But Russians still have to learn how to commercialize it
This post first appeared on Russia Insider
No joke - Confucius did say “Study the past if you would define the future”. So while examining start-up tech opportunities here in Russia, the path trod by Israel came to mind.
In the mid 1970’s the chief scientist of Israel was General Itzhak (Yatza) Yaakov, and the state of high technology R&D was dismal with a huge brain drain disappearing mainly to the USA. Until then Israel used the Soviet template for its R&D centers. Perhaps because many of the scientists and academics who came to Israel since the 1940’s were from Eastern Europe and USSR. Entirely financed by the government or donations, they were stodgy, unimaginative, clinging to the status quo of fundamental research just like their Soviet counterparts. Transitioning research into something commercially useful was not even a secondary thought.
General Yaakov, an MIT graduate, made what was a most unpopular decision, and stirred up incredible antagonism within the academics of Israel. He made it simple; they would receive matching government funding for projects only when and if they secured funding from the private sector. If a company thought a technology was worth investing one dollar into, then the Israeli government would add one dollar, no more, no less. Even attempts on his life occurred in the months following, but he stuck firmly to his principled plan.
From that foundation, the innovative, globally acknowledged “startup nation” is a game changer for Israel and far beyond. In 2001, he was honored and named the “father of Israel’s high technology” in Tel Aviv. Recently Putin said, “We must learn from Israel”, is a truth at several levels including high tech startups.
Towards the tail end of the 1980’s I was appointed the first non-Russian member of the presidium of the Academy of Technological Sciences of the RSFSR, which shortly thereafter became the Russian Federation. The role was to examine an array of R&D projects, and determine whether they were transferable and of commercial value. What we found was a treasure trove of mostly fundamental research much of which was closely held and classified by the USSR.
Upon filtering against sets of technology transfer and commercial validators, we determined that a few had potentially game changing real world applications. Then came the deep due diligence, researching the old Soviet patents and trying to meet the inventors. What we found was that the patents were applied for and issued not to the scientist(s) that developed the innovations, but to the appointed apparatchiks who were managing the Institutes at the time of their application; they were useless for our or any purpose. The chaos of perestroika and the disappearance of government subsidies to these Institutes further scattered researchers and scientists, effectively freezing what might have been helpful commercial and economic developments for Russia at that time.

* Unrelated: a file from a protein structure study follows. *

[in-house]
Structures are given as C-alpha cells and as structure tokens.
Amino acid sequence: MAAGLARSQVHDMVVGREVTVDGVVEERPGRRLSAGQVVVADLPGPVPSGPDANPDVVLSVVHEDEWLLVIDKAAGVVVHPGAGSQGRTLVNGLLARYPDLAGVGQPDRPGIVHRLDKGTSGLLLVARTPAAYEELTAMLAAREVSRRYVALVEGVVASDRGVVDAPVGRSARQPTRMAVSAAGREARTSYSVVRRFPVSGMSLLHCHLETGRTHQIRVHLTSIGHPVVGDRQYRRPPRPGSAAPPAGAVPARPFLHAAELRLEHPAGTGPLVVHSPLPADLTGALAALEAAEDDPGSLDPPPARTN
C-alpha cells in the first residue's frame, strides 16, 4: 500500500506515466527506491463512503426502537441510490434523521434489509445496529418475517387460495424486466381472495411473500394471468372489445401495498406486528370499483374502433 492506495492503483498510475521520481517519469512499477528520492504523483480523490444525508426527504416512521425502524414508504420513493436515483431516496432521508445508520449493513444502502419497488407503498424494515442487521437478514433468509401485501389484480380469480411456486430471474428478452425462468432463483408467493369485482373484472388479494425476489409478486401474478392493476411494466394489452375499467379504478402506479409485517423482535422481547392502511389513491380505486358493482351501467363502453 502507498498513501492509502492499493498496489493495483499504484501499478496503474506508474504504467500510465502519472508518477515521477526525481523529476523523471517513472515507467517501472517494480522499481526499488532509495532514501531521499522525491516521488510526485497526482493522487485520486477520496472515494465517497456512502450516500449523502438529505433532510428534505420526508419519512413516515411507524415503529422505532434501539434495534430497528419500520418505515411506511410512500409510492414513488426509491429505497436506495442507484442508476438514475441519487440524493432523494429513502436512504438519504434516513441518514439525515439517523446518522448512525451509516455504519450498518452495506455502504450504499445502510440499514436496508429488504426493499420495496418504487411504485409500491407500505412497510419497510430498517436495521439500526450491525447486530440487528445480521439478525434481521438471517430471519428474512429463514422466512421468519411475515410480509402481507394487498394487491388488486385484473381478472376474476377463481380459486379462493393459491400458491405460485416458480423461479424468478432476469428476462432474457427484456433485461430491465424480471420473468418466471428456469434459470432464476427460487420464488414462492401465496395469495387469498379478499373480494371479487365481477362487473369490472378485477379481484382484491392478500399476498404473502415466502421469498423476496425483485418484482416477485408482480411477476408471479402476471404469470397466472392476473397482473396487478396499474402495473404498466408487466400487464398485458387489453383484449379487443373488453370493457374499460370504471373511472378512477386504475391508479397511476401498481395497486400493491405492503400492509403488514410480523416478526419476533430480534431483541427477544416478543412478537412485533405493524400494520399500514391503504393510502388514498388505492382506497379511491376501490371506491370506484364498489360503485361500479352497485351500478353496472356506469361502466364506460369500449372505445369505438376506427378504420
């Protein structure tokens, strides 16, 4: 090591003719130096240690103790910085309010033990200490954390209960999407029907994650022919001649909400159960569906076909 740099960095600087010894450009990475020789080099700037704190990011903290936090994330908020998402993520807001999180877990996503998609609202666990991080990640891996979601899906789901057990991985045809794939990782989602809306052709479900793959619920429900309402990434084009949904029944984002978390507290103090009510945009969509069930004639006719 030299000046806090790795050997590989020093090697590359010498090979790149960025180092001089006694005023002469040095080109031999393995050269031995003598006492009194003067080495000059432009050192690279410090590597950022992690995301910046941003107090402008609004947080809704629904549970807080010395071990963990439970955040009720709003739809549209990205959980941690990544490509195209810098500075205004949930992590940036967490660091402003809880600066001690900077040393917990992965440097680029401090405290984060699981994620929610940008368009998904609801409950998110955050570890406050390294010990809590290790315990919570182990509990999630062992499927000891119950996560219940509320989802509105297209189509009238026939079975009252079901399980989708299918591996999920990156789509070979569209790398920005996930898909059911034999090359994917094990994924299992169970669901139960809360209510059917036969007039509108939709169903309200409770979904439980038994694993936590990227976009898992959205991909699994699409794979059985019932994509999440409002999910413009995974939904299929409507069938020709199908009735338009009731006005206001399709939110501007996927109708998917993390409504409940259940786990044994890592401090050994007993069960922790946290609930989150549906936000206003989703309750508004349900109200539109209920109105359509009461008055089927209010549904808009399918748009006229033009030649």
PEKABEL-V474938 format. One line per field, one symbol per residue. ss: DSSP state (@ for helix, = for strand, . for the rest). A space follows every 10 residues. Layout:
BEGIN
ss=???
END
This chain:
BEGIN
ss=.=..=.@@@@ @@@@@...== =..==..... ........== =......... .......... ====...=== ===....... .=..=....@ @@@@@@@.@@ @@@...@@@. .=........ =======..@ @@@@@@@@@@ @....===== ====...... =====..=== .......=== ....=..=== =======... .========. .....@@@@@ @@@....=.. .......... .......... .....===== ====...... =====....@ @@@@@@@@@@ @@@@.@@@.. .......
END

The 1990’s was mostly a lost decade for high technology R&D in Russia. The priorities for people and the budget were survival, not financing anything without immediate returns. As Russia’s economic and political, outlook stabilized and improved, it was apparent that to be competitive the country had to make the effort, budget and planning to enable Russia’s innovators to develop locally. The country felt the losses of a severe brain drain through immigration to friendlier climes for innovative R&D and their related start-ups.
Several programs started independently of the Kremlin throughout Russia in the early 2000’s, some supported by private capital, some with foreign governmental aid. All experienced similar difficulties, which were that it is very rare to find a scientist or innovator who is also a businessperson.
Similarly to find at that time in Russia business and financial people willing to risk uncertain returns over long term development timespans. Long term was from six months to one year, more than that was not interesting, realistic or taken seriously. Financing high tech start-ups in Russia was an uphill battle, to put it mildly.
The physics of demand and supply finally did come into play during the first half of this new millennium largely through the efforts of interested visionary individuals like Kendrick while based in Nizhny Novgorod. He founded Marchmont Capital Partners, LLC, in 2005 as an investment advisor for regional innovation driven entrepreneurs and advised the University of Nizhny Novgorod. Since then, Kendrick has focused on using his experience in developing regional innovation eco-systems to create a systemic national approach to commercializing regional high tech projects into global markets.
The integration of venture capital (VC) and private equity (PE) in a systematic, businesslike manner to get the best market results from Russia’s innovators is where he played and plays a key role. Through his efforts and others, the field finally found traction and acceptance from other players as well who began to “get it”. Some of the now established players for startup financing are the Russia Direct Investment Fund (RDIF), and through to brokerage firms like Rye, Man & Gor (RMG). The array of firms now providing everything from seed capital to IPO’s is growing, and include Sberbank, Altair, Runa Capital, Maxfield Capital, United Capital Partners, Inventure Partners, Leta Capital and several others.
Skolkovo was and is Russia’s version of Silicon Valley. Since its inception in 2010, like any government idea it went through several difficult periods in its growth curve. This often happens when an essentially simple idea is fleshed out by committees on paper with all the bells and whistles, and then expected to be built, staffed and duly inspired by a set date.